Thursday, March 12, 2009

How Stephen H. Webb is Ruining America: A Jeremiad

(Note: this is a tongue-in-cheek parody of this First Things article by Webb about how soccer is ruining America. The words I've changed are in bold.)

Update: 11:43 P.M. Links and some further thoughts added at the end of the post.

Update, March 27: It's become clear that Webb intended his article as satire. Still, it was pretty harsh and at least some of the criticisms seemed genuine. Anyway, the guys from the excellent Avoiding The Drop spoke to Webb and had him watch a soccer game for the first time ever and report in. I guarantee you'll like him much more after reading this. Sounds like they may even have made a convert!

(By the way, he also talked to Jason of Match Fit USA before this and I missed it. Also worth a read).

Soccer is Stephen H. Webb and his ilk are running America into the ground, and there is very little anyone can do about it. Social critics have long observed that we live in a therapeutic society that treats young people critics of soccer as if they can do no wrong. Every kid criticism is a winner, and nobody no grumpy old man is ever left behind, no matter how many times they watch the ball society going the other way. Whether the dumbing down of America or soccer Webb and his kind came first is hard to say, but soccer is their writings are clearly an important means by which American energy, drive, and competitiveness is are being undermined to the point of no return.

What other game kind of rant, to put it bluntly, is so boring to watch read? (Stories about bowling and golf come to mind, but reading the sound descriptions of crashing pins and the sight of the well-attired strolling on perfectly kept greens are at least inherently pleasurable activities.) The linear, two-dimensional action of soccer form of these diatribes is like the rocking of a boat but without any storm and while the boat has not even left the dock. Think of two posses pursuing their prey in opposite directions without any bullets in their guns. Crusades against soccer is are the fluoridation of the American sporting scene literature.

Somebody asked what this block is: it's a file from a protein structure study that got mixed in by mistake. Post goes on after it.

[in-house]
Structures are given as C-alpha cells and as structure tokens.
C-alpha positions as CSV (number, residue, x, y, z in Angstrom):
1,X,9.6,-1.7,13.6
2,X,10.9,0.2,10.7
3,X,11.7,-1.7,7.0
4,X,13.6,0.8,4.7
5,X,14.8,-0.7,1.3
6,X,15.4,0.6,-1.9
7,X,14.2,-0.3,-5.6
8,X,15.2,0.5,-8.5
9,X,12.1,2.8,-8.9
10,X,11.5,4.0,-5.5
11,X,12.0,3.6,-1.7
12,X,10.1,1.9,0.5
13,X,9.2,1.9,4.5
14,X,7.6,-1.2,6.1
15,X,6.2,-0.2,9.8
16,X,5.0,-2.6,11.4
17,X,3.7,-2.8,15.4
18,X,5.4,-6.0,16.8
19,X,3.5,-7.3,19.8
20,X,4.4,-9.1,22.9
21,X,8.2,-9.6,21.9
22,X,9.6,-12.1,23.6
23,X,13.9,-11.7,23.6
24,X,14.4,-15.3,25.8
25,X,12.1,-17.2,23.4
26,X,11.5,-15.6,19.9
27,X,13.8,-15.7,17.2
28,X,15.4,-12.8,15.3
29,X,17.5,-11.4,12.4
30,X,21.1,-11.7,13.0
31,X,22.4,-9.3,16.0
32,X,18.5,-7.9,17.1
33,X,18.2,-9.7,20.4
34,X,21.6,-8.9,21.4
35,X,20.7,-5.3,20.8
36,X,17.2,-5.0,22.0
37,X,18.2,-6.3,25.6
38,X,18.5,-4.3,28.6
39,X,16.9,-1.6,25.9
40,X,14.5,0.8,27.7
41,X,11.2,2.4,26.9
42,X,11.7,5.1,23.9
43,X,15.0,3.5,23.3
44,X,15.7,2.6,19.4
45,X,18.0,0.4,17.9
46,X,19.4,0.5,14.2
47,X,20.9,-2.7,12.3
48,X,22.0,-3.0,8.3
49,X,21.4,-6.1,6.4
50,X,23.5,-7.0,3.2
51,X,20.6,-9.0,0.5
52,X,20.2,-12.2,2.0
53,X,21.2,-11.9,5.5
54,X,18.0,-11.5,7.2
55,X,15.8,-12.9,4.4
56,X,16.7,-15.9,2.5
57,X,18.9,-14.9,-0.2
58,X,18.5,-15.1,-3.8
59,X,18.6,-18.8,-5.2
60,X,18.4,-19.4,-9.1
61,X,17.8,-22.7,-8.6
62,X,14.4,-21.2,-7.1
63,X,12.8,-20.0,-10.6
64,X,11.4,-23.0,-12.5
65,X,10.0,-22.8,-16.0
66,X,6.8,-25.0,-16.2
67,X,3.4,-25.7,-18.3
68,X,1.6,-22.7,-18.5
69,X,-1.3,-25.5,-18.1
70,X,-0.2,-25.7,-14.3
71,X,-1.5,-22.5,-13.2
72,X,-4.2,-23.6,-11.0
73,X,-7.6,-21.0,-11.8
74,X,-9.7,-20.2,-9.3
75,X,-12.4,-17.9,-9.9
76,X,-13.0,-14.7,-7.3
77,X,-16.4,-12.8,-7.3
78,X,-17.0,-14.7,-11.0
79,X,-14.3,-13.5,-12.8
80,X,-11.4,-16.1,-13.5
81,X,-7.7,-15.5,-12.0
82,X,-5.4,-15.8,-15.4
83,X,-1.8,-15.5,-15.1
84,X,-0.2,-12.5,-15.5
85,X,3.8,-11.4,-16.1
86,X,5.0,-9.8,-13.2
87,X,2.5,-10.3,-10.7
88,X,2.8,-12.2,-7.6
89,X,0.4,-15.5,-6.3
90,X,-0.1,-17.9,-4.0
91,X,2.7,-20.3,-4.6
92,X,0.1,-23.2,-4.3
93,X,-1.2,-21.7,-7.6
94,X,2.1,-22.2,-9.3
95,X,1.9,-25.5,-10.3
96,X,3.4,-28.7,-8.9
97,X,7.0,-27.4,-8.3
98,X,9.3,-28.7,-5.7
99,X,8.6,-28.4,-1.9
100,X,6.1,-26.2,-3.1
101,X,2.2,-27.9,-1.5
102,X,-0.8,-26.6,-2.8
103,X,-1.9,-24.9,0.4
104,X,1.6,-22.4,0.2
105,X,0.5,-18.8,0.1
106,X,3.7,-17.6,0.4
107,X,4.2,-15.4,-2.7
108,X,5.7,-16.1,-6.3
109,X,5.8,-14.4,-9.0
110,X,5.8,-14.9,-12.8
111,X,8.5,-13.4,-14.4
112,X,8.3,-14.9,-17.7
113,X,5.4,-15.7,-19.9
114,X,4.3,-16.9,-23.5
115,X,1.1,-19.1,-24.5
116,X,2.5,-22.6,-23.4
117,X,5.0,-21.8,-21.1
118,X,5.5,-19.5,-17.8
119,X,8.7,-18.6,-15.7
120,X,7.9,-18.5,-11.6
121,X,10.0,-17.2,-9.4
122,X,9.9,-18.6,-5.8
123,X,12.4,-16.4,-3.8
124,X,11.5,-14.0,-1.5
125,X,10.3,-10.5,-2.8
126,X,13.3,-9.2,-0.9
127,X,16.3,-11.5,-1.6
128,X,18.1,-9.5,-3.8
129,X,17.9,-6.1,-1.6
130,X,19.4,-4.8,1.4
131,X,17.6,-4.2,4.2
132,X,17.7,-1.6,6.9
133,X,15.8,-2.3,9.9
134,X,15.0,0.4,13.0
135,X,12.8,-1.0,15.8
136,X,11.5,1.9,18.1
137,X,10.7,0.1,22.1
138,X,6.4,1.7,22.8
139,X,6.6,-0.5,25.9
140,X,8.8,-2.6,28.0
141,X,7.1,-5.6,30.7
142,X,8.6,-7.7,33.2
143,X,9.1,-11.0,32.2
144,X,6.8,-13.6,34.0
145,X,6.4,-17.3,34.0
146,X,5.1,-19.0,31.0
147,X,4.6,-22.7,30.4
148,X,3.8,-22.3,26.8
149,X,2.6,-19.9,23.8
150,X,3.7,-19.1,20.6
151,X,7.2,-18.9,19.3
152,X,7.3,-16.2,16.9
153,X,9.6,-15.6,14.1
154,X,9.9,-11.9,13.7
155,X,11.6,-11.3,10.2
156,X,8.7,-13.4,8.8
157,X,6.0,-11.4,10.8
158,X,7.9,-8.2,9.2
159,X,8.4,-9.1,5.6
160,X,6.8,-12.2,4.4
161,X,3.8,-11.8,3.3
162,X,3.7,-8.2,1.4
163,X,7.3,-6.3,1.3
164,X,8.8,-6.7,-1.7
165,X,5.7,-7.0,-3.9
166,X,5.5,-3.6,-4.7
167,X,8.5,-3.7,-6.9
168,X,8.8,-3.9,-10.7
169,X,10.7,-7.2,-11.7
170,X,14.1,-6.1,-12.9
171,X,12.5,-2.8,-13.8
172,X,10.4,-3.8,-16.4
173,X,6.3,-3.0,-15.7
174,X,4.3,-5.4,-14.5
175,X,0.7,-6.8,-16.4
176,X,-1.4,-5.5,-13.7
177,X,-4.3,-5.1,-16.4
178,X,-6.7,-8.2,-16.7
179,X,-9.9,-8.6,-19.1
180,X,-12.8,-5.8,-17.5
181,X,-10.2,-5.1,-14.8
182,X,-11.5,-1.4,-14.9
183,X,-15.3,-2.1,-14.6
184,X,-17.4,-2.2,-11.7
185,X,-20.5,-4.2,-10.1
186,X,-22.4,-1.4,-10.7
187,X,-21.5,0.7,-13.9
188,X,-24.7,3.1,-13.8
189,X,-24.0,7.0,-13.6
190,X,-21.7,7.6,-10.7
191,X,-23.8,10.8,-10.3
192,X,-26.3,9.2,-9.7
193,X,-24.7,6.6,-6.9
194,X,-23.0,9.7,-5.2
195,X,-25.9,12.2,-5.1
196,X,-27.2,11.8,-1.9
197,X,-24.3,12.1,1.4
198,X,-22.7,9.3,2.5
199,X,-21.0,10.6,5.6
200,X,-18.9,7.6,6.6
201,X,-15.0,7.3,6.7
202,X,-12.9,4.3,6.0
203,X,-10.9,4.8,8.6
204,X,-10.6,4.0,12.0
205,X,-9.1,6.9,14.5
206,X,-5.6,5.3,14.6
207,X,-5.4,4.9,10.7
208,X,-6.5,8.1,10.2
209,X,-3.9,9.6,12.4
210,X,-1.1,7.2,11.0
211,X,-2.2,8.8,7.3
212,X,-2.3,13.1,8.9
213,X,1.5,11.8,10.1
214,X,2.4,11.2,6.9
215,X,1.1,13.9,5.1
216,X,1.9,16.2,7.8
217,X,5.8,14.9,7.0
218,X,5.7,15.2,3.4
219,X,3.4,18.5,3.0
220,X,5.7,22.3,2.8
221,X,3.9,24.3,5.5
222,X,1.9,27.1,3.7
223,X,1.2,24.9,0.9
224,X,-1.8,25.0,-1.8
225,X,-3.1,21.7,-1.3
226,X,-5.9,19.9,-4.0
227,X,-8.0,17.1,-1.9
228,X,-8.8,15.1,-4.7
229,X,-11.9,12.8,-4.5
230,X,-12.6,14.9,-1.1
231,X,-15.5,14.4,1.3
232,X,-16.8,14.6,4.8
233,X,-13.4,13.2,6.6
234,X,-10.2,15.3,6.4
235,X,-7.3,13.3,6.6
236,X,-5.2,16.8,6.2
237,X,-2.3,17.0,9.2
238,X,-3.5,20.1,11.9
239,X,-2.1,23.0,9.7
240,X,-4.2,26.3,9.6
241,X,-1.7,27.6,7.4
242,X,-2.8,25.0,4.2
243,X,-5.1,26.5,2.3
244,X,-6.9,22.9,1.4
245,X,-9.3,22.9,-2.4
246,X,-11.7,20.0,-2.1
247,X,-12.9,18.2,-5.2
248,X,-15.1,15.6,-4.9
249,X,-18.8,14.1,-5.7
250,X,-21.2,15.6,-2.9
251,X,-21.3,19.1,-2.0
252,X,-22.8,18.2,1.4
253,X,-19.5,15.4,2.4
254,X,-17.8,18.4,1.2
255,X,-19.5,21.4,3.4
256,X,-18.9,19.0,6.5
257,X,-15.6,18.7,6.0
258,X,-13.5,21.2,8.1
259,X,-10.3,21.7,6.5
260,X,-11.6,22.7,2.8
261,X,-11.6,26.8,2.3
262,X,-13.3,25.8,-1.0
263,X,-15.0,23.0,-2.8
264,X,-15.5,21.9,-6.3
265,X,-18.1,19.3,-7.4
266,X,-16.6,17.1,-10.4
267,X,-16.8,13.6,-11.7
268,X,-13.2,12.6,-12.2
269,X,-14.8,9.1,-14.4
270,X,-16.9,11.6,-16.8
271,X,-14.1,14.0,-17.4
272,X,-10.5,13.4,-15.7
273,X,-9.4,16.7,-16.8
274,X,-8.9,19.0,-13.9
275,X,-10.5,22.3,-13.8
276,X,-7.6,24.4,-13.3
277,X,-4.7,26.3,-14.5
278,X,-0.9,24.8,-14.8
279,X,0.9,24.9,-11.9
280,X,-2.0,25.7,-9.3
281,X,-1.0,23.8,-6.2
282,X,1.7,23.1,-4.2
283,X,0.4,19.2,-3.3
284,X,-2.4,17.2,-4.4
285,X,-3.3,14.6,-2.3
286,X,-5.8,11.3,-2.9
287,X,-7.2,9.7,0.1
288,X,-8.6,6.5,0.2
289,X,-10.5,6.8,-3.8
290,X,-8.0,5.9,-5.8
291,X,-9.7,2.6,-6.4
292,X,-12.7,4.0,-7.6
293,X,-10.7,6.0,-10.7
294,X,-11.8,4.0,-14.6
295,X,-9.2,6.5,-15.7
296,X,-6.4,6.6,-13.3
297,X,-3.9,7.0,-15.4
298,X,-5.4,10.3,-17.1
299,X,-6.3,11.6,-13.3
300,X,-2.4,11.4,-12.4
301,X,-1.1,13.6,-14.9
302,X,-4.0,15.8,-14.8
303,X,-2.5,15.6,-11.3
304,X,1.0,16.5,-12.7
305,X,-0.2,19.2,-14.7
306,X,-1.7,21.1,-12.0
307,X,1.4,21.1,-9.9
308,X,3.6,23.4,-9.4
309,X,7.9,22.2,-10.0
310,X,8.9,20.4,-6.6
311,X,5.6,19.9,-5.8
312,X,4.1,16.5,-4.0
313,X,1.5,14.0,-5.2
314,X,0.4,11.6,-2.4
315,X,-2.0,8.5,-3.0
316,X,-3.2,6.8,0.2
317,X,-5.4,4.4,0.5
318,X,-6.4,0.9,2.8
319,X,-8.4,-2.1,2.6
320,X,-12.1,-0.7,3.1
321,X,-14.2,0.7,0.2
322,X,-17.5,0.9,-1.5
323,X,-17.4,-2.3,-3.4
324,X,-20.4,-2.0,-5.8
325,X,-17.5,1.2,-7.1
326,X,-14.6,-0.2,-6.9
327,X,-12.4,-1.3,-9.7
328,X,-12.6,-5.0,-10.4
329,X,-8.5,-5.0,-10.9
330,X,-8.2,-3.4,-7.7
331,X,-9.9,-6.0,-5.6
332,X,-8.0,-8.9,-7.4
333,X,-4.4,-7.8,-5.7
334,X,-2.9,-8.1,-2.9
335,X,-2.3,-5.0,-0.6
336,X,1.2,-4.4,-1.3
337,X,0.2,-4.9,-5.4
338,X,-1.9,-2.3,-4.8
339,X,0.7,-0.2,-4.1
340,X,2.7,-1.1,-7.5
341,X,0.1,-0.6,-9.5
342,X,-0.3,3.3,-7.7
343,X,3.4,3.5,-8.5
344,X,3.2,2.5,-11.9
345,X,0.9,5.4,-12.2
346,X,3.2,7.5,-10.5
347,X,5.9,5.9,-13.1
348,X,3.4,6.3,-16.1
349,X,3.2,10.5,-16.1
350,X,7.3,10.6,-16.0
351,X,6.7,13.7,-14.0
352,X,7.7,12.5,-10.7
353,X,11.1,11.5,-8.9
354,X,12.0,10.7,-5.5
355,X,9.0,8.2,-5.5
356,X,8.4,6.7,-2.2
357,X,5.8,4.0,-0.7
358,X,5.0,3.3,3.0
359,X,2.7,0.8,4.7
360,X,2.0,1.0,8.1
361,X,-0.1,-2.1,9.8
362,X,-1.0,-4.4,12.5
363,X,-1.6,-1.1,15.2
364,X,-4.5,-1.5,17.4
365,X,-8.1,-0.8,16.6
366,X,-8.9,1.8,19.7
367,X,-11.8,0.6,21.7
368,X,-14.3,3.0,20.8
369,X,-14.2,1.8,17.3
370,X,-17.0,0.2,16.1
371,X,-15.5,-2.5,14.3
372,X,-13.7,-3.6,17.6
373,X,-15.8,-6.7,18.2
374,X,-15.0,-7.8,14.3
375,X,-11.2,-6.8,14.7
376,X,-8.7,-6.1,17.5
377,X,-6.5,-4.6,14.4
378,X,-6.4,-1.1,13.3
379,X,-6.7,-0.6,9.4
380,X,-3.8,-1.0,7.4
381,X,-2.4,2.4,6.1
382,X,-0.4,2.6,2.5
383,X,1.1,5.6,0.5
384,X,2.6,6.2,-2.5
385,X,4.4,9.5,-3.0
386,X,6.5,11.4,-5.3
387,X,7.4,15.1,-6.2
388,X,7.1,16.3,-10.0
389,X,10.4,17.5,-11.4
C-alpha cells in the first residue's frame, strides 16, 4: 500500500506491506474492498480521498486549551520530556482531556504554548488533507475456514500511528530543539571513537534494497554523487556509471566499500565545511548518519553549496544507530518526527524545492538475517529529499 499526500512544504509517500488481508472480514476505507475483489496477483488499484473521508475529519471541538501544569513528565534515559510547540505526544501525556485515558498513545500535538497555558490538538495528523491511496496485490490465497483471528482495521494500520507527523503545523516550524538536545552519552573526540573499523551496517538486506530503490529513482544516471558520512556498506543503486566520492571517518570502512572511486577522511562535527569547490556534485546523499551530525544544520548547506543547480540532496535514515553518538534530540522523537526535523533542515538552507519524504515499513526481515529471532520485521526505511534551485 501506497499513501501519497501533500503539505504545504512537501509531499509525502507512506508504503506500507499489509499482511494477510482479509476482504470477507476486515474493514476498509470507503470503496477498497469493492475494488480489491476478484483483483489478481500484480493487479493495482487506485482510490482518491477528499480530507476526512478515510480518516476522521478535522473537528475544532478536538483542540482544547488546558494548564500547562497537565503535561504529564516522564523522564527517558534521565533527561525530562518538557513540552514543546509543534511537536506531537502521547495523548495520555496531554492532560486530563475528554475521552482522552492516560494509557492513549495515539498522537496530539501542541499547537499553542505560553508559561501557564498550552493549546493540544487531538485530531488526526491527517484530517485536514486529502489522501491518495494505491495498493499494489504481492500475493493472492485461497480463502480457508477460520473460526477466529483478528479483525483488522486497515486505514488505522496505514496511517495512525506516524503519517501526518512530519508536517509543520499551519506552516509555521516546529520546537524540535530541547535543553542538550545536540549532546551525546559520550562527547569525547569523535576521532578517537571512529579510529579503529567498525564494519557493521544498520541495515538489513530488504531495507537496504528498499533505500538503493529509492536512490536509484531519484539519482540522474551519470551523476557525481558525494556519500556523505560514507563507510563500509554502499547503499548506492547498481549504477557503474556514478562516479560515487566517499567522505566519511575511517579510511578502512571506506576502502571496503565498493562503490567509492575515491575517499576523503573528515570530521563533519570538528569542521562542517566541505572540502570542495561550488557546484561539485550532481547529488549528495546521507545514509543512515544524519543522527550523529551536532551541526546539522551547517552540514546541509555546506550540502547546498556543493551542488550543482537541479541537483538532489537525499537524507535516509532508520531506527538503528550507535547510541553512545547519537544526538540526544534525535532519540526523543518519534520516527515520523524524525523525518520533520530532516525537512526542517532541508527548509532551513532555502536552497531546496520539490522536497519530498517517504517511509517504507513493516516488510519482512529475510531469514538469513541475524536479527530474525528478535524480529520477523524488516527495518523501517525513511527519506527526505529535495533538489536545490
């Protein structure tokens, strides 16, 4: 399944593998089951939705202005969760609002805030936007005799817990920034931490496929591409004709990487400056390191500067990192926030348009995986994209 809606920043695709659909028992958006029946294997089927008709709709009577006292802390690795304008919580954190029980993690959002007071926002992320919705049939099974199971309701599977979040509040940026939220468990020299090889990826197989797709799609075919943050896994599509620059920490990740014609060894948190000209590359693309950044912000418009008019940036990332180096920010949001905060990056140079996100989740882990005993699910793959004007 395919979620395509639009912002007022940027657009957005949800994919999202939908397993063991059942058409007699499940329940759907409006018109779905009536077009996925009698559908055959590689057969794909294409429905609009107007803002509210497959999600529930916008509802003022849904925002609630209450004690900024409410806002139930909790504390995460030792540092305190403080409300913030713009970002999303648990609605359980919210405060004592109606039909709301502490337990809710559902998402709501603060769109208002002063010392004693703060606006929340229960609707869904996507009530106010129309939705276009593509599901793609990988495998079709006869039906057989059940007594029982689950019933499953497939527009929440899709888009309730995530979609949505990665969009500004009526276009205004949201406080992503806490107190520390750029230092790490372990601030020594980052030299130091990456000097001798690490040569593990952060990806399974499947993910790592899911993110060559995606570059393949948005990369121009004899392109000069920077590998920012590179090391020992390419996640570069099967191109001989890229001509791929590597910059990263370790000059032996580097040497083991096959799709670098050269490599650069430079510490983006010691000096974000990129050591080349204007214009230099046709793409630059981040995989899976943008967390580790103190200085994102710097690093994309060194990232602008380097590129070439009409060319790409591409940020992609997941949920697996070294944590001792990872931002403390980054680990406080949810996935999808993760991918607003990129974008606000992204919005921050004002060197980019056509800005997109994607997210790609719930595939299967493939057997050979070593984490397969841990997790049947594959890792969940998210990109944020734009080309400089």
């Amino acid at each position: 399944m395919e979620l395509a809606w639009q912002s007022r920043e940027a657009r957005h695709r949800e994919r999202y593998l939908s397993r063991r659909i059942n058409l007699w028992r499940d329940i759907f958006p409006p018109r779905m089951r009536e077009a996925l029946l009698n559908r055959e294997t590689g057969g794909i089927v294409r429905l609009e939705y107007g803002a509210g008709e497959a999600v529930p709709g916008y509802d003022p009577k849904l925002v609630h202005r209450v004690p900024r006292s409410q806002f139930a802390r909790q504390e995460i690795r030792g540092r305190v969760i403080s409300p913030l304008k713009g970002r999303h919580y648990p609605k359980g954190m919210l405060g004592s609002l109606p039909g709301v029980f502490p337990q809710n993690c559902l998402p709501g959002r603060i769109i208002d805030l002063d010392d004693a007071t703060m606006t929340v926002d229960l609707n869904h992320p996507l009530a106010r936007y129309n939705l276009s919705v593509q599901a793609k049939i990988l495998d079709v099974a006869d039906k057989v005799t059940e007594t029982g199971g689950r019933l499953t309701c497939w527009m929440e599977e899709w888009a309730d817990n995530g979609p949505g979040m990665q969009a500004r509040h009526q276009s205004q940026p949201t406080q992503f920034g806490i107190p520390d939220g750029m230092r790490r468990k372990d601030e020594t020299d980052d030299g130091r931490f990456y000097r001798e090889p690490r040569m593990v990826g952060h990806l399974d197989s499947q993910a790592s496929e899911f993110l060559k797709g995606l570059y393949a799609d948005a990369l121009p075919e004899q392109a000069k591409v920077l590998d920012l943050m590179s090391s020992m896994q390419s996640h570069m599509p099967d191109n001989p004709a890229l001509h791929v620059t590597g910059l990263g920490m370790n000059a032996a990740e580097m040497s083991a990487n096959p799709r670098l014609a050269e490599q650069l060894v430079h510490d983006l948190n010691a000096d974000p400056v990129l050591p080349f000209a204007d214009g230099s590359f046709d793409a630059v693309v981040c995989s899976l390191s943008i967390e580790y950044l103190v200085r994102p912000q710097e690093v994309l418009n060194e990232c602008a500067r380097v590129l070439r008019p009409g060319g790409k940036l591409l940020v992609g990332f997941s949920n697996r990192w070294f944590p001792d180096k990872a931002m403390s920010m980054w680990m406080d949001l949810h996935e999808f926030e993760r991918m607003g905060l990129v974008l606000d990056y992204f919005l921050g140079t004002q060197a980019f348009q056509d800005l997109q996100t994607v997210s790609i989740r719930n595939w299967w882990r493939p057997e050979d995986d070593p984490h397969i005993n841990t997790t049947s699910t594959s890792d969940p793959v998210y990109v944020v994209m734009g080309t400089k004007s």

For those who think I jest, let me put forth four points, which is more points than most fans readers will see in a week of games collected volume of anti-soccer rants—and more points than most anti-soccer players writers have scored made since their pee-wee days.

1) Any sport criticism that limits you to not using your feet brain, with the occasional bang of the head, has something very wrong with it. Indeed, anti-soccer writing is a liberal’s dream of tragedy: It creates an egalitarian playing field by rigorously enforcing a uniform disability. Anthropologists commonly define man according to his use of hands his brain. We have the thumb intelligence, an opposable digit that God gave us to distinguish us from animals that walk on all fours. The thumb brain lets us do things like throw baseballs and fold our hands in prayer. We can even talk with our handsbrain. Have you ever seen a deaf stupid person trying to talk with their feet without their brain? When you are really angry and acting like an animal, you kick out with your feet react without your brain. Only fools punch a wall with their hands. The Iraqi who threw his shoes at President Bush was following his primordial best instincts , but might not have thought about the consequences. Showing someone your feet, or sticking your shoes in someone’s face, Writing or talking without your brain is the ultimate sign of disrespect. Do kids ever say, “Trick or Treat, smell my hands”? Did Frank Tyger not say, "There is no evidence that the tongue is connected to the brain?" Did Jesus wash his disciples’ hands at the Last Supper? Did Terry Pratchett not say, "They say a little knowledge is a dangerous thing, but it's not one half so bad as a lot of ignorance." No, hands brains are divine (they are one of the body parts most frequently attributed to God wise men), while feet the brainless are in need of redemption. In all the portraits of GodEinstein’s wrath, never once is he pictured as wanting to step on us or kick us; he does not stoop that low.

2) Sporting Arguments should be about breaking kids your own ideas down before you start building them up. Take baseball, for example. When I was a kid, baseball was the most popular sport to analyze precisely because it was so demanding. Even its language was intimidating, with bases, bats, strikes, and outs OPS, VORP, PECOTA and DIPS. Striding up to the plate gave each of us a chance to act like we were starring in a Western movie brilliant people, and tapping the bat to the plate testing our ideas in the blogosphere gave us our first experience with inventing self-indulgent personal rituals. The boy chosen to be the pitcher Bill James was inevitably the first kid on the team to reach puberty gain popular acceptance, and he threw a hard ball interesting, well-supported ideas right at you.